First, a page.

1. Business Development in the Boardroom By: Mark Rogers

    Business Development in the Boardroom By: Mark Rogers

     

    One of the potential perks of serving as a corporate board member: the ability for professionals to engage in business development with fellow directors, and possibly, the organization itself.  Many believe that this type of activity is reserved solely for a non-profit board of directors, but in reality it happens at all levels of board service — non-profit, private and public.  In some circles, business development in the boardroom is frowned upon as the type of activity that can lead to conflicts of interest, and potentially unwanted front page headlines.  I, however, believe that there is nothing wrong with business development in the boardroom —- as long as it is done the right way, and in a manner which does not interfere with one’s fiduciary duties to the organization.

    The worse thing a new board member can do is show up to his/her first board meeting and start handing out business cards.  Instead, that is often preceded by a brief description of what they do for a job, followed by “I’ll give you a call in the next couple of days.”  To board members who take their service seriously, there is no bigger turn-off.  It tells the other board members that you are there for only one thing: business. In reality, it is ok to join a board with the primary intent of gaining business, however, it is not recommended to go about it in such an overt manner.

    From a corporate governance best practices perspective, the onerous falls upon the chair of the board to establish the business development parameters through a comprehensive board orientation program well before a new board member steps into their first board meeting. Such an orientation should include a review of the organization’s conflict of interest policy — which should at the very least address business between a board member and the organization, as well as business between board members. In most circumstances it is not inappropriate to engage in boardroom development, but the policy should at least address the do’s and don’ts.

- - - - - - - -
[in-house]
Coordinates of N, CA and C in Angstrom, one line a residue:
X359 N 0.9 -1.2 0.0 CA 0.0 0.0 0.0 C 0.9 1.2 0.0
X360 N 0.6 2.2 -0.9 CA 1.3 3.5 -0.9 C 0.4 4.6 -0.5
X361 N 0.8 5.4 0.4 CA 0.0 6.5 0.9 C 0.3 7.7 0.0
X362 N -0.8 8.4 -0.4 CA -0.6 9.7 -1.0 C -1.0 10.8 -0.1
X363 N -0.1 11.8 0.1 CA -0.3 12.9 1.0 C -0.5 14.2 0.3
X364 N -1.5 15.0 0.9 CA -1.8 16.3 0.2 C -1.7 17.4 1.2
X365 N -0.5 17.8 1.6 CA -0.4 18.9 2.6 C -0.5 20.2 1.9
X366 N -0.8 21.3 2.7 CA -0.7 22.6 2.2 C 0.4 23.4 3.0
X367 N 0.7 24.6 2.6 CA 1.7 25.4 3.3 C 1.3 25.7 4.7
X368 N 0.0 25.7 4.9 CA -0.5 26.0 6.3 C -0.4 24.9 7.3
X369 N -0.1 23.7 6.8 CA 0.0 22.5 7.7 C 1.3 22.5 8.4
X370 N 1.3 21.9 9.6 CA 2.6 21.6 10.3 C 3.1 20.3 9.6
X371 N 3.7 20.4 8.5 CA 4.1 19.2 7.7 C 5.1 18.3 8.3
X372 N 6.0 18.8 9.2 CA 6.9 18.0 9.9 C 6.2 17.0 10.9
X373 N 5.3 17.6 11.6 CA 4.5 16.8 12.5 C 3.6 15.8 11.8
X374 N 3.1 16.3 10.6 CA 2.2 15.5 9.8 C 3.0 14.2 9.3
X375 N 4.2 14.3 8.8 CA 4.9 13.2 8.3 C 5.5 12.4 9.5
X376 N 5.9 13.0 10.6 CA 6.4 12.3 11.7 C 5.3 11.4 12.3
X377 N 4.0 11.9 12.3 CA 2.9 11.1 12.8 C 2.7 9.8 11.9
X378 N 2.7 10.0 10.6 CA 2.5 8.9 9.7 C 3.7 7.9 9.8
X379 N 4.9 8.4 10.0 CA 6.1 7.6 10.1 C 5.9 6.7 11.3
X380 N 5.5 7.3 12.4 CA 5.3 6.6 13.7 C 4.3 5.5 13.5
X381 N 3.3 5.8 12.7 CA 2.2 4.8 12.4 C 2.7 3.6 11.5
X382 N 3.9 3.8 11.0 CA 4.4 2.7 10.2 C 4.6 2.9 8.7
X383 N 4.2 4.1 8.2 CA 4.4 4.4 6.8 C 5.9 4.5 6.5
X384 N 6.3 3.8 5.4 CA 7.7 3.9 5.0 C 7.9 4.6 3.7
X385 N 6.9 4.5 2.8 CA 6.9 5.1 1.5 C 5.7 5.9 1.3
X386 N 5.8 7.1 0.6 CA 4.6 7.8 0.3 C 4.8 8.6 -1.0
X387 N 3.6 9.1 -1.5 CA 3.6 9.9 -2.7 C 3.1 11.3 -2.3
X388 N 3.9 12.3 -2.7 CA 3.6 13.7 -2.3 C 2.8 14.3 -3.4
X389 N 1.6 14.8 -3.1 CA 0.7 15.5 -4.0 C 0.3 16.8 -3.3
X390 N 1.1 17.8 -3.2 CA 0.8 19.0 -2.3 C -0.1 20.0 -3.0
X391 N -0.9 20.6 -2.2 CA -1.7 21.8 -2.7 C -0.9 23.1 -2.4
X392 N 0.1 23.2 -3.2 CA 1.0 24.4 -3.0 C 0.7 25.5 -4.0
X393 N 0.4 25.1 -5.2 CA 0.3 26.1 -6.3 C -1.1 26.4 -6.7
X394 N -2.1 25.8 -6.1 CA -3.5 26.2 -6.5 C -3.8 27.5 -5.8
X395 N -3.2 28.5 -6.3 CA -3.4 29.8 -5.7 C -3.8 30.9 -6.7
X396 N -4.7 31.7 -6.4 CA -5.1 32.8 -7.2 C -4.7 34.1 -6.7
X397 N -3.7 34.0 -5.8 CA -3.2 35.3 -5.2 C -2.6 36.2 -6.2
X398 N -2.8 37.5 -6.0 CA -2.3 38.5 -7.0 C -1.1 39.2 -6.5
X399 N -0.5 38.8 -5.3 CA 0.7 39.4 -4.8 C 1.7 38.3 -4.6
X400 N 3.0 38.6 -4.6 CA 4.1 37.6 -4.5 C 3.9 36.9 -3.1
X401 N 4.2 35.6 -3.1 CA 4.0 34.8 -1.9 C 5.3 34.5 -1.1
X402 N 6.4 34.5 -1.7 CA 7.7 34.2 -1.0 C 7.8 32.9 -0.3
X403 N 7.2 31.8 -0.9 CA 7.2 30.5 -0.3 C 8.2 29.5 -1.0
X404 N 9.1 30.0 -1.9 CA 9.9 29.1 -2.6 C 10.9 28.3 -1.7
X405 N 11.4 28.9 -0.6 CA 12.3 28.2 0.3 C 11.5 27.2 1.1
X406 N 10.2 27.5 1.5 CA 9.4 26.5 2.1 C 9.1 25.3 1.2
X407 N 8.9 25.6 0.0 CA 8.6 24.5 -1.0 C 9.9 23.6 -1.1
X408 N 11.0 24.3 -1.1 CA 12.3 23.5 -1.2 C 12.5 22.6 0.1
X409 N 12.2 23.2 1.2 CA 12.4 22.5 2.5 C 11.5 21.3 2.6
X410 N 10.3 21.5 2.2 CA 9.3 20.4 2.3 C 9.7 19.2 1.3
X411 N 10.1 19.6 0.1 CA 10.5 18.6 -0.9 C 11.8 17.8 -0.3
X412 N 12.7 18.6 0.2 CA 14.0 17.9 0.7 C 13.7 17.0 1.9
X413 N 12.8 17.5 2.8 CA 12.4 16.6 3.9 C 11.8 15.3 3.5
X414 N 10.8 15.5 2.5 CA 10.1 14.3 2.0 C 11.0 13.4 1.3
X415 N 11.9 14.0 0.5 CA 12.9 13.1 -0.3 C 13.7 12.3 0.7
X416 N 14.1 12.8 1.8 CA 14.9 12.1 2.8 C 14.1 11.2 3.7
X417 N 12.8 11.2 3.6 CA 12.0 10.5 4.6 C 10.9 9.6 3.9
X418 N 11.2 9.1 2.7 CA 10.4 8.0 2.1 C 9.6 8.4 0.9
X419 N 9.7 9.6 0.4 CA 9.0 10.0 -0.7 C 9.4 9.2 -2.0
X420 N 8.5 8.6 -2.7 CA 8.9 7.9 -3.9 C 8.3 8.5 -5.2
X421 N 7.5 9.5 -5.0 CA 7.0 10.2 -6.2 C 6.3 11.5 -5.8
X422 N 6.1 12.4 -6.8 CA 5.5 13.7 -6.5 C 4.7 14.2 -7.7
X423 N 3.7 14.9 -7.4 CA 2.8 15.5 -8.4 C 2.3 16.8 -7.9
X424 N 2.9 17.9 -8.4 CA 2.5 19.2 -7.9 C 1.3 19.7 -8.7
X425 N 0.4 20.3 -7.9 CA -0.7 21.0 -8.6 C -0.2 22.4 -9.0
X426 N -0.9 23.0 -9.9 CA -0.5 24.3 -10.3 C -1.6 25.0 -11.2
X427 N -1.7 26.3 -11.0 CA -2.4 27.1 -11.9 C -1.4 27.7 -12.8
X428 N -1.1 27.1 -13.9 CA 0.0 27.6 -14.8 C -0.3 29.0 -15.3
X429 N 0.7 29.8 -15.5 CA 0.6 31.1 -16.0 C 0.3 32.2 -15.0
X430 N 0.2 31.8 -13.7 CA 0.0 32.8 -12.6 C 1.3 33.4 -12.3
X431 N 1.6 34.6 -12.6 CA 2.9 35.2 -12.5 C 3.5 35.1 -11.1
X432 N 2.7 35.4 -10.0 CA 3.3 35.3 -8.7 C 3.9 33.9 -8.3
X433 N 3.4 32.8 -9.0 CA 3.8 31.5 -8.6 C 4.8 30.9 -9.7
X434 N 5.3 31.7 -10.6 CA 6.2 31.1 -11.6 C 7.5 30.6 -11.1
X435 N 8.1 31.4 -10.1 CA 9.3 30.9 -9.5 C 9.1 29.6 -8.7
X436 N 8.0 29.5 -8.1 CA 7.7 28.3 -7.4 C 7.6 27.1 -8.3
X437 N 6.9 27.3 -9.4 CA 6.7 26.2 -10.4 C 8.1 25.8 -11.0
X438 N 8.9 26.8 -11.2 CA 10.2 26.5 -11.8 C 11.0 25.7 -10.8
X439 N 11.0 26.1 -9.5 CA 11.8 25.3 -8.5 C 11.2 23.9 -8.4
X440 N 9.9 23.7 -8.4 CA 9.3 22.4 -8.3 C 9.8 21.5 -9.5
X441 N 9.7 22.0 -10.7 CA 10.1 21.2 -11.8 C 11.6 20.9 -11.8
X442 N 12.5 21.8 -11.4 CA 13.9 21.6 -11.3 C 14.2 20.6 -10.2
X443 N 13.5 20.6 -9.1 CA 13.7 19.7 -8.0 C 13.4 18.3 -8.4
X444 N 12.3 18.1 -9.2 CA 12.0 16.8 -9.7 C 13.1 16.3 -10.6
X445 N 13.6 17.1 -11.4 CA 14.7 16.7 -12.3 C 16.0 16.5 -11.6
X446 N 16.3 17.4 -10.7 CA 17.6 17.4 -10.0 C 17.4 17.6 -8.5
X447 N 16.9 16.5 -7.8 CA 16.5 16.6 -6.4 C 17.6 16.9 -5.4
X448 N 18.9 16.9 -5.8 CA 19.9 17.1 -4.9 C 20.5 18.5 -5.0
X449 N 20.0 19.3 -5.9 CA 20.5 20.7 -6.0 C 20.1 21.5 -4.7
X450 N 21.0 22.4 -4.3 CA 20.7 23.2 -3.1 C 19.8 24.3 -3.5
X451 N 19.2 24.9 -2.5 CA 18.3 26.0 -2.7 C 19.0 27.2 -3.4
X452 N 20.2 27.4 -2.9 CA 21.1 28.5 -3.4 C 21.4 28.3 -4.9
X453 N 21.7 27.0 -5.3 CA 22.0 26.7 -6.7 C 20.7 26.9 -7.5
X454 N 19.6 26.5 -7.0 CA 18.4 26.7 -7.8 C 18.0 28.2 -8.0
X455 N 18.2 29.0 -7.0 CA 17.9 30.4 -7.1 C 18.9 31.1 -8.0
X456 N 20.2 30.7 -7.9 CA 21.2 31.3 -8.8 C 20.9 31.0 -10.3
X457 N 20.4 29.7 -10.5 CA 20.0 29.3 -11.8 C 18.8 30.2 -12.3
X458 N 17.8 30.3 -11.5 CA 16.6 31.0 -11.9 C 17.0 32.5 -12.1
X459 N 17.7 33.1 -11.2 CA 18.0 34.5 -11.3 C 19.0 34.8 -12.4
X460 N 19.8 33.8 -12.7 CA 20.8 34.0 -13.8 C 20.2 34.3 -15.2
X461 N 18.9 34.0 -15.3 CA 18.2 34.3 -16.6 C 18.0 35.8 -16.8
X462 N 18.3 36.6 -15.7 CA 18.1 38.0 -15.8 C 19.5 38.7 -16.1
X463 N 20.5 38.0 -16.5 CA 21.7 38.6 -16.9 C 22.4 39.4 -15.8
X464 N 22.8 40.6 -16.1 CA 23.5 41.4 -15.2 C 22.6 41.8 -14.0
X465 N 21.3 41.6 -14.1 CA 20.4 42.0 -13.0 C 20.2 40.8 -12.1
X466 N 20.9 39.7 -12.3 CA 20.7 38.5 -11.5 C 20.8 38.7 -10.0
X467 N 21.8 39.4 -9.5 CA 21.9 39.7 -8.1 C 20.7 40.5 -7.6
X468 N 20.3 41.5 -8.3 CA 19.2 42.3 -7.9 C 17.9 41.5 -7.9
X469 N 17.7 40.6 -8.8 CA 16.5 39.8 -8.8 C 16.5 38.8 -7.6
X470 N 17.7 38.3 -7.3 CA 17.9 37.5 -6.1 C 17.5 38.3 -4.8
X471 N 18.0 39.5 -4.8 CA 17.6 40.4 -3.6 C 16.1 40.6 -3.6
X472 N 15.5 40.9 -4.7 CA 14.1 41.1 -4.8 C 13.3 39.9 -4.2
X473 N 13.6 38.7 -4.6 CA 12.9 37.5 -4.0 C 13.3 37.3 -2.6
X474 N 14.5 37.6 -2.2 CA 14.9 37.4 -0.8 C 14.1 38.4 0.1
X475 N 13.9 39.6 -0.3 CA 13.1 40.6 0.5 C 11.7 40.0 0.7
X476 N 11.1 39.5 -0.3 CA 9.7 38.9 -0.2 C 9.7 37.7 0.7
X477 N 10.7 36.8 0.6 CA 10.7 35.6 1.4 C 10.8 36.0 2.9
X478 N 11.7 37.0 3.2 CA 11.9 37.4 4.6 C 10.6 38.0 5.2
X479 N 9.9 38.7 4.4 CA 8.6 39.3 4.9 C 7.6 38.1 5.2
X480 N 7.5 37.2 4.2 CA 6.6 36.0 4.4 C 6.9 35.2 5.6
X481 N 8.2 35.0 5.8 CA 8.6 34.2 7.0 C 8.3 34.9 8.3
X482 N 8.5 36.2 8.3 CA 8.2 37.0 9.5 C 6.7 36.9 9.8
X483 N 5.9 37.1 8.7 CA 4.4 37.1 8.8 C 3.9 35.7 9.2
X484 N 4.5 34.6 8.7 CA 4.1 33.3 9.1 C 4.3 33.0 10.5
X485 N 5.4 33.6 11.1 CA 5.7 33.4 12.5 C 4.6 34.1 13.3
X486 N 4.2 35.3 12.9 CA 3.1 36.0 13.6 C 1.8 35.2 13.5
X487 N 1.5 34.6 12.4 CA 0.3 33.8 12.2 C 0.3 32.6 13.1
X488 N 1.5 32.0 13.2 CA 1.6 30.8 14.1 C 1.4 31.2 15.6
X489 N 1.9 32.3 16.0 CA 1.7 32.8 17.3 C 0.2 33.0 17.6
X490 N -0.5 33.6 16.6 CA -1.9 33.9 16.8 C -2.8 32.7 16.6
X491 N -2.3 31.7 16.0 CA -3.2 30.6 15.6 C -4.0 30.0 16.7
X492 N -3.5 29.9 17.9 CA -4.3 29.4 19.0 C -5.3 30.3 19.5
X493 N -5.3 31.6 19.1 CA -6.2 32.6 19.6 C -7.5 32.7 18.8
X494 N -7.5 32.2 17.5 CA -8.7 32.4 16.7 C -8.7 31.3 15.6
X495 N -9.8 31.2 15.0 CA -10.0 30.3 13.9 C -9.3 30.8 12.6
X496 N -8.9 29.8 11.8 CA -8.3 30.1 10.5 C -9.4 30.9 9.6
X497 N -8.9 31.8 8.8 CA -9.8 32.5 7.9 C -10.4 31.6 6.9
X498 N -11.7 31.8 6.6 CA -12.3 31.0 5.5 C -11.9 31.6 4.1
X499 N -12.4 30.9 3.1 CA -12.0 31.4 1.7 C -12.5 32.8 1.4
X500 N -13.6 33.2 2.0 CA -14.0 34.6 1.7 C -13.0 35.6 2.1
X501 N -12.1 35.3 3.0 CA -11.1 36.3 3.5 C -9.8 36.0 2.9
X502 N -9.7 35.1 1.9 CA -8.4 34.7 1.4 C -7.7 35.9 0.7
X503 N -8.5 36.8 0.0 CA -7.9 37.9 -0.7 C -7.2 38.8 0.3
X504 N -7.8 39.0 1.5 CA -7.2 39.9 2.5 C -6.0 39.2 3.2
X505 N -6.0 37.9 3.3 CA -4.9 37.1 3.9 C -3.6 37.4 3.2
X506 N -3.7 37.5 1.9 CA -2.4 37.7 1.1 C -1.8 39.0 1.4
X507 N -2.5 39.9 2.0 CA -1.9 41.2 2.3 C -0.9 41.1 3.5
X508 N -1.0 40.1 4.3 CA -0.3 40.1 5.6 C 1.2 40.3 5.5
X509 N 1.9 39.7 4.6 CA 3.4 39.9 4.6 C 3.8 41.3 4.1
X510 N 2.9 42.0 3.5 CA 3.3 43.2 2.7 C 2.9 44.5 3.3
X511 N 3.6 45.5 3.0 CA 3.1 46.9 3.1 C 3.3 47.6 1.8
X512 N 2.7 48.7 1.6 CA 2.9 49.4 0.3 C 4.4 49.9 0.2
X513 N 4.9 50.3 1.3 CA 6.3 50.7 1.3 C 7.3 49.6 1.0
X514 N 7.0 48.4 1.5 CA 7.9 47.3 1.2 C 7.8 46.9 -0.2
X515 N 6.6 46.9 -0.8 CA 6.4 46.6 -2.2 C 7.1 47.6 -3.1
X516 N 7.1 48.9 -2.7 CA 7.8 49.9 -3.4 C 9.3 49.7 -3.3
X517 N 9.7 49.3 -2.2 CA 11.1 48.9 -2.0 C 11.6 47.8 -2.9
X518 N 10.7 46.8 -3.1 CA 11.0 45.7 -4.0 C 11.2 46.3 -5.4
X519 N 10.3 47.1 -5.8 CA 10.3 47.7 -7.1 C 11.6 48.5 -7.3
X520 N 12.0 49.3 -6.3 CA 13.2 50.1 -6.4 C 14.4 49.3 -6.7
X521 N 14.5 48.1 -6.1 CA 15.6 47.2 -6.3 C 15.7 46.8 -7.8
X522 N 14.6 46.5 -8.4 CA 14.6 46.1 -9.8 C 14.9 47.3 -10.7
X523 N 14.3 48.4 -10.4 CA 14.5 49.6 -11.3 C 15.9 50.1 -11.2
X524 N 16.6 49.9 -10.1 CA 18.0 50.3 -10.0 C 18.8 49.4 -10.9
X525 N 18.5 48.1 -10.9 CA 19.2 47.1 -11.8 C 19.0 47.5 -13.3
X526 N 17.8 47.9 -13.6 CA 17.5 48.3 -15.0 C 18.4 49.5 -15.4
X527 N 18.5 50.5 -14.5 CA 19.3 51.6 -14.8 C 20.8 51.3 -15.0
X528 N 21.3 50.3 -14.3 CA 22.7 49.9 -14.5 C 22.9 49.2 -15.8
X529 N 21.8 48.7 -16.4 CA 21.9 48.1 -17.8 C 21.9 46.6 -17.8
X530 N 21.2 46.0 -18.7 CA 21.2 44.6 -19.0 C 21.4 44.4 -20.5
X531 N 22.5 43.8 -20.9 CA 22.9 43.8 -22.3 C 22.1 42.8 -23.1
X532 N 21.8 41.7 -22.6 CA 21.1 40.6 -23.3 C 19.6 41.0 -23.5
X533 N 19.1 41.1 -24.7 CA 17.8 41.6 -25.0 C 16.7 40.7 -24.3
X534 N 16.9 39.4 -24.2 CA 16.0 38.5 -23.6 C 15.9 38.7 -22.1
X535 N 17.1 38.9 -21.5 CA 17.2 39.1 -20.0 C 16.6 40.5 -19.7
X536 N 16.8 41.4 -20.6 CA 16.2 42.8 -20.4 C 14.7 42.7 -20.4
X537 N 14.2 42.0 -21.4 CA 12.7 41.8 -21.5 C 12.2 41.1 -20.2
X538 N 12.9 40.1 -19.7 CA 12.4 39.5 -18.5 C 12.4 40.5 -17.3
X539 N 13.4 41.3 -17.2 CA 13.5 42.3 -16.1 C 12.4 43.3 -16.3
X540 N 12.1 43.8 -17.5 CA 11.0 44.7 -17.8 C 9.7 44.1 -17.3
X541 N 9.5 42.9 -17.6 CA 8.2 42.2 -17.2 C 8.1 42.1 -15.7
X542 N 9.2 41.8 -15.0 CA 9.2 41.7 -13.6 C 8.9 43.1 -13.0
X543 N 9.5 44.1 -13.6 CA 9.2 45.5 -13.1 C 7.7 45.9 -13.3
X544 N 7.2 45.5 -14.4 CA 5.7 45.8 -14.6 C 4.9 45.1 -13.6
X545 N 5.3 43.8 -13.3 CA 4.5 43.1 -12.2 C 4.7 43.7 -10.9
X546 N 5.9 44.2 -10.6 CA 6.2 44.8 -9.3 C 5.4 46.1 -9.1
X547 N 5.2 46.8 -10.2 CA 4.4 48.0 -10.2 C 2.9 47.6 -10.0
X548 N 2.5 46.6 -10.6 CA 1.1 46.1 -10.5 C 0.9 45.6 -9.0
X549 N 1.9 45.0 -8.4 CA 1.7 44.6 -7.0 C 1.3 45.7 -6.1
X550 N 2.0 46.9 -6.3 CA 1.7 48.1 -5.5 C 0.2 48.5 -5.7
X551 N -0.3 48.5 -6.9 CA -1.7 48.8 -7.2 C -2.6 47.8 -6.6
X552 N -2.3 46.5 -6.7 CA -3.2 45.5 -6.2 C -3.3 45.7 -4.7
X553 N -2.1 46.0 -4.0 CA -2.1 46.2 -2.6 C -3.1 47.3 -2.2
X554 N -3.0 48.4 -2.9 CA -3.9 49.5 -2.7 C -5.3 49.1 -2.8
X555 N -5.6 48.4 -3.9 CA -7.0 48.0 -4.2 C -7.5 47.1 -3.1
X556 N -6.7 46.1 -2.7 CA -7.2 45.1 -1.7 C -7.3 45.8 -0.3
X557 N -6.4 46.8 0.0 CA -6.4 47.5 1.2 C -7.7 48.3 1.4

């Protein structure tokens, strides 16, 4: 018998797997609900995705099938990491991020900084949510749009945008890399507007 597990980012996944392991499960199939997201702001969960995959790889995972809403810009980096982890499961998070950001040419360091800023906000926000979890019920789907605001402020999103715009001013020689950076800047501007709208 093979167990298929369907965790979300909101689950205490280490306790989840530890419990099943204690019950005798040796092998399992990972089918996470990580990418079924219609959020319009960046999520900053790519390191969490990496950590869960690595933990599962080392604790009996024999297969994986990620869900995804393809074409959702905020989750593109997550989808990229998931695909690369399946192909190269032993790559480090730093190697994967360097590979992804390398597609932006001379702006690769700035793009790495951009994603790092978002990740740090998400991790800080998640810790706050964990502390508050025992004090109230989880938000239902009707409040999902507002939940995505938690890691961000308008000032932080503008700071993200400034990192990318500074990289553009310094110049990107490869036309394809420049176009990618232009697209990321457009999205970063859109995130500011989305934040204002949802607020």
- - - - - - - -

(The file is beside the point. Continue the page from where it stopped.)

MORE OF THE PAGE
Acting in compliance with an organization’s conflict of interest policy, boardroom-related business will, in time, come to a new board member. The important thing is to let it happen. Most often it will come to that board member if they demonstrate those particular skill-sets through exemplary boardroom service: attending board meetings, showing up prepared and being an active participant.  The value of those services will be recognized and business opportunities will present themselves.

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